Effect of Life Course Transitions on Health Inequalities. Health Consequences of Changes in Romantic Partnership, Work and Employment Status Among Men and Women

Research question/goal: 

This projects aims to advance our knowledge about the emergence and reproduction of social health inequalities as a consequence of life course transitions. Based on the theoretical premises of the cumulative advantage/disadvantage model, we first analyse changes in health status due to transitions in the domains of romantic partnerships and employment. Second, we extend our focus to the impact of these life course transitions on the health of partners and children. Throughout the project, particular attention will be paid to gender-specific health outcomes. Theoretical model: The theoretical model rests on the assumption that life course transitions have an effect on health (causation) and, in turn, are affected by health (selection), leading to a potentially self-reinforcing dynamic of poor health resp. good health over time. Potential causal pathways (resources, stressors, strain, and health behaviour) will be analysed within three work packages:
Work package 1, partnership transitions: In this work package, we analyse effects of health on union formation and union dissolution as well as health-related consequences of these transitions. We distinguish between marital and non-marital relationships as well as between first- and higher-order marriages.
Work package 2, transitions in employment: This work package focuses on the associations between occupational mobility, unemployment and health. First, we examine how upward and downward occupational mobility influences health. In a second step, health effects of unemployment and re-employment are analysed. We concentrate on how health consequences of unemployment are moderated by the previous occupational status of an individual, a question that has received very little attention so far.
Work package 3, social dynamics of health: In this work package, we investigate in how far family members buffer negative health consequences of (downward) mobility or unemployment. At the same time, we are interested in spillover effects of one family member's transitions on the other family members' health.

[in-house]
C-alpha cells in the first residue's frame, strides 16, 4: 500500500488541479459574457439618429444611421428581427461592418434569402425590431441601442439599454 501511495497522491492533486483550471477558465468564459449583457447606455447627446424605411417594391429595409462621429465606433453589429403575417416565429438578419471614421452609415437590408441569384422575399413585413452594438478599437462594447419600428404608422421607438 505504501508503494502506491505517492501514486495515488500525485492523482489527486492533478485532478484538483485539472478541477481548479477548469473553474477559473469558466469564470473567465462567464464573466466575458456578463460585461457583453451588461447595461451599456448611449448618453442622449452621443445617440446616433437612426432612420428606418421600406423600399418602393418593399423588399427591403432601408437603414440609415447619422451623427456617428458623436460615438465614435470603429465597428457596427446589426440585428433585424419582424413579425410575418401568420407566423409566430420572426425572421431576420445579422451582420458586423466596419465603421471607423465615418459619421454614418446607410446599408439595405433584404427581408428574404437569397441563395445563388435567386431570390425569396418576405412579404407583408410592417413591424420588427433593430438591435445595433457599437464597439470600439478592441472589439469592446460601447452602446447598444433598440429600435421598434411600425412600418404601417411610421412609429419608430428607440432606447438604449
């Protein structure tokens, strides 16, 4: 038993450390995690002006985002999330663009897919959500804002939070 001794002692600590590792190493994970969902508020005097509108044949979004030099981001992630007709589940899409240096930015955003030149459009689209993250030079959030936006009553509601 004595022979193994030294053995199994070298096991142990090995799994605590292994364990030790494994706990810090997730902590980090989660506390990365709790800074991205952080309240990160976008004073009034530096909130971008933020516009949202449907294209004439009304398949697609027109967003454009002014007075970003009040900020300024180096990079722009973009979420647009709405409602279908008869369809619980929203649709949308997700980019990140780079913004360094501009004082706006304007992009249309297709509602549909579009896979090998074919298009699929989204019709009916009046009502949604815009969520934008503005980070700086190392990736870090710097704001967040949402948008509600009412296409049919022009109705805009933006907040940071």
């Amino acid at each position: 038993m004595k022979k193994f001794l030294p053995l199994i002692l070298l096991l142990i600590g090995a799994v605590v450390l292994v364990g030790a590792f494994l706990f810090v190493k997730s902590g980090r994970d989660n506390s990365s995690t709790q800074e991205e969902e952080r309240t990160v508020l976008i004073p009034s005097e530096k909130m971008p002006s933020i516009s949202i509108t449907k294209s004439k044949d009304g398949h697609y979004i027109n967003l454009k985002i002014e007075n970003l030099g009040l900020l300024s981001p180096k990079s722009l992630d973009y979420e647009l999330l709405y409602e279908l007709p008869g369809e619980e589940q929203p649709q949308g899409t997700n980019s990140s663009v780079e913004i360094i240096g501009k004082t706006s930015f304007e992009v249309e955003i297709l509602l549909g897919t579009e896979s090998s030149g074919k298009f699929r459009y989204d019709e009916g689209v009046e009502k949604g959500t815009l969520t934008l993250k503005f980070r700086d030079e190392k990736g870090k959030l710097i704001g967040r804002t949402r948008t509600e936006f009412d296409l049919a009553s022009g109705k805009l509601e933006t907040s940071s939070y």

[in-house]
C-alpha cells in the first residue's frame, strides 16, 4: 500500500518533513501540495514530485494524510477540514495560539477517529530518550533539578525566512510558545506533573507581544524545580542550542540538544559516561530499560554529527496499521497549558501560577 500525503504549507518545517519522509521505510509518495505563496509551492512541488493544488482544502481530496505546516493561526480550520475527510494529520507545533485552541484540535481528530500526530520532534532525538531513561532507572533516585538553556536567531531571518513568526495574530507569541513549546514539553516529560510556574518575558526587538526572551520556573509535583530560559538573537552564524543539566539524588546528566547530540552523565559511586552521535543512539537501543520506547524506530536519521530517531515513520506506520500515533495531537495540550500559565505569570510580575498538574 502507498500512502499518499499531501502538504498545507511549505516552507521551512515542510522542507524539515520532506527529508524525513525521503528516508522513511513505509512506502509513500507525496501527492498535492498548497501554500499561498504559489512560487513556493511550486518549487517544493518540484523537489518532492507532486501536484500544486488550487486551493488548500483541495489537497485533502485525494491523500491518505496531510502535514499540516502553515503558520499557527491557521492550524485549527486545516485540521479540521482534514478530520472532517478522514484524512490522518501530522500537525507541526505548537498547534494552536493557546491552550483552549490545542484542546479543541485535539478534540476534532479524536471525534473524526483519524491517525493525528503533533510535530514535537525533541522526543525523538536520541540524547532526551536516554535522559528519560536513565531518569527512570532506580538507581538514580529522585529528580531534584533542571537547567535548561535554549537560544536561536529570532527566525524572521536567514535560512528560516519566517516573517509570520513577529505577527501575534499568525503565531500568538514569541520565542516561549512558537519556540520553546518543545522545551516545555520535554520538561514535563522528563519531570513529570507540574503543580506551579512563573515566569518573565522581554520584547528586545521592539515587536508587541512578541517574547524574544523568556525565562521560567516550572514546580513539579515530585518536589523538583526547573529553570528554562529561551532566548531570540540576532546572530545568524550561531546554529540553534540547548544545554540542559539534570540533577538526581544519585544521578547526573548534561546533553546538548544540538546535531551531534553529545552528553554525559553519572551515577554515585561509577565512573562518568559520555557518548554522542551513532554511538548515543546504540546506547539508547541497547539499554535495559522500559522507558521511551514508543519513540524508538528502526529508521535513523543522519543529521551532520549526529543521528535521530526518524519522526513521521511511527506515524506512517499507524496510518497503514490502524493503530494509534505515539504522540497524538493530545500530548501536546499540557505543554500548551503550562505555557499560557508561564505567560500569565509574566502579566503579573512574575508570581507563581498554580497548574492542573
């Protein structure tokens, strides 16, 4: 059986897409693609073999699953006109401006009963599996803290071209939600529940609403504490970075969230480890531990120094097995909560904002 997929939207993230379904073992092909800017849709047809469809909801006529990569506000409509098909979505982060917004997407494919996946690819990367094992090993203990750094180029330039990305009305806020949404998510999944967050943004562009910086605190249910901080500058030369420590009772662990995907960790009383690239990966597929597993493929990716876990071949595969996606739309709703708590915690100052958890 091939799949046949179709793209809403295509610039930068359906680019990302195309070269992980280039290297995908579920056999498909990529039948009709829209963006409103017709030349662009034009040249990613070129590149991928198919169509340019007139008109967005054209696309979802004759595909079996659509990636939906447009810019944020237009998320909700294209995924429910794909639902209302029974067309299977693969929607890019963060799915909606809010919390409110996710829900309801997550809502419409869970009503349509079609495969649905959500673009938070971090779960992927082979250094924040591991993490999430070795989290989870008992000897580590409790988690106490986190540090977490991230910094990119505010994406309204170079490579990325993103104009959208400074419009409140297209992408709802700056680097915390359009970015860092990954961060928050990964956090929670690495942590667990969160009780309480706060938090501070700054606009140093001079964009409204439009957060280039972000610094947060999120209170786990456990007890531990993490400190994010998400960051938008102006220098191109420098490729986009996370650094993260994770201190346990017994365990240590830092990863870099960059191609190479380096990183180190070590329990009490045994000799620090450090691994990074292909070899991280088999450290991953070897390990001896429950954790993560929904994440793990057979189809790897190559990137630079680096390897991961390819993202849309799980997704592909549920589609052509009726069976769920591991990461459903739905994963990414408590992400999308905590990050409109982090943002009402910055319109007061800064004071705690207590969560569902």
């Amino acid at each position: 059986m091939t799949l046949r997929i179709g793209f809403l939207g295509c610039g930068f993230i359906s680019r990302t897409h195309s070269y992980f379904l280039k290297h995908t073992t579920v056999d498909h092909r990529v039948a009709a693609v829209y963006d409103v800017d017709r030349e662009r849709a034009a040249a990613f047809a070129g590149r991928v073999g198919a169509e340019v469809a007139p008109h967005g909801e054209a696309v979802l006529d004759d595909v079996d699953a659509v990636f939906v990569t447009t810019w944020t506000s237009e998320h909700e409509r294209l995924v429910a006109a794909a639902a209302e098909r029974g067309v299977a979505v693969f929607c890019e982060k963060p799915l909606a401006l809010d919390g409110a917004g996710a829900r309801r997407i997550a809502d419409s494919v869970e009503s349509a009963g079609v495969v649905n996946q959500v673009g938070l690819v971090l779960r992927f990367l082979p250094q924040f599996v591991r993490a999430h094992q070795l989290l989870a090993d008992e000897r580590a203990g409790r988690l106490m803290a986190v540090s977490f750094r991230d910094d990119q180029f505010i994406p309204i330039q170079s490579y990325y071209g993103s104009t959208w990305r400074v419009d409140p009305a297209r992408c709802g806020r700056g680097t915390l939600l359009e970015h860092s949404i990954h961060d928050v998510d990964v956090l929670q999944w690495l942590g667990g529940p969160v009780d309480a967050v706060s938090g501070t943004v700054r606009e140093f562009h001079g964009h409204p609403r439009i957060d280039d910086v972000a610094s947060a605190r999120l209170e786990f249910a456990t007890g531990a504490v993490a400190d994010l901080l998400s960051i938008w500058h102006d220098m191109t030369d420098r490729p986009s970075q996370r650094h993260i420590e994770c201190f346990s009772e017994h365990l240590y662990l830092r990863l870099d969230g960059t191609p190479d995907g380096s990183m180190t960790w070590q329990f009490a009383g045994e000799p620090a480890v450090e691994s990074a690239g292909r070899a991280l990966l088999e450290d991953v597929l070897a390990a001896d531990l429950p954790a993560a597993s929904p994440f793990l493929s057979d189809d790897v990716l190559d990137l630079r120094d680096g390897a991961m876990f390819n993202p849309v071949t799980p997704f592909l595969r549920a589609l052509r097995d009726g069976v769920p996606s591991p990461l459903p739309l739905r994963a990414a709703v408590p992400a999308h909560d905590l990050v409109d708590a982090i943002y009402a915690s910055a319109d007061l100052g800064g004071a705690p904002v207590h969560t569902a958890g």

Data and methods: Using data from the German Socio-Economic Panel, the analysis will rest heavily on longitudinal methods exploiting within-subject variation, e.g., fixed effects panel regression for ordinal outcomes. In addition, dyadic data analysis will be used to determine effects of family relations on health and health behaviour.
Implications: Evidence-based knowledge about critical stages in the life course and social processes through which health inequalities are shaped and reproduced may provide a crucial input for designing public health measures and social policies. We will thus make findings from the project available to medical practitioners, social workers and policy makers.

Current stage: 

In 2017, we focused on studying the influence of the transition to marriage on spouses' health. Based on the German SOEP data, we investigated whether marriage had a protective effect on health. We were particularly interested in the question whether such a protective effect occurs immediately or only cumulatively and if it is persistent or temporary. First results were submitted to international conferences. In addition, we are currently preparing a special issue  for an international journal on the subject of ‘Families and Health’.

Fact sheet

2014 to 2019
Data Sources: 
secondary data analysis of survey data
Geographic Space: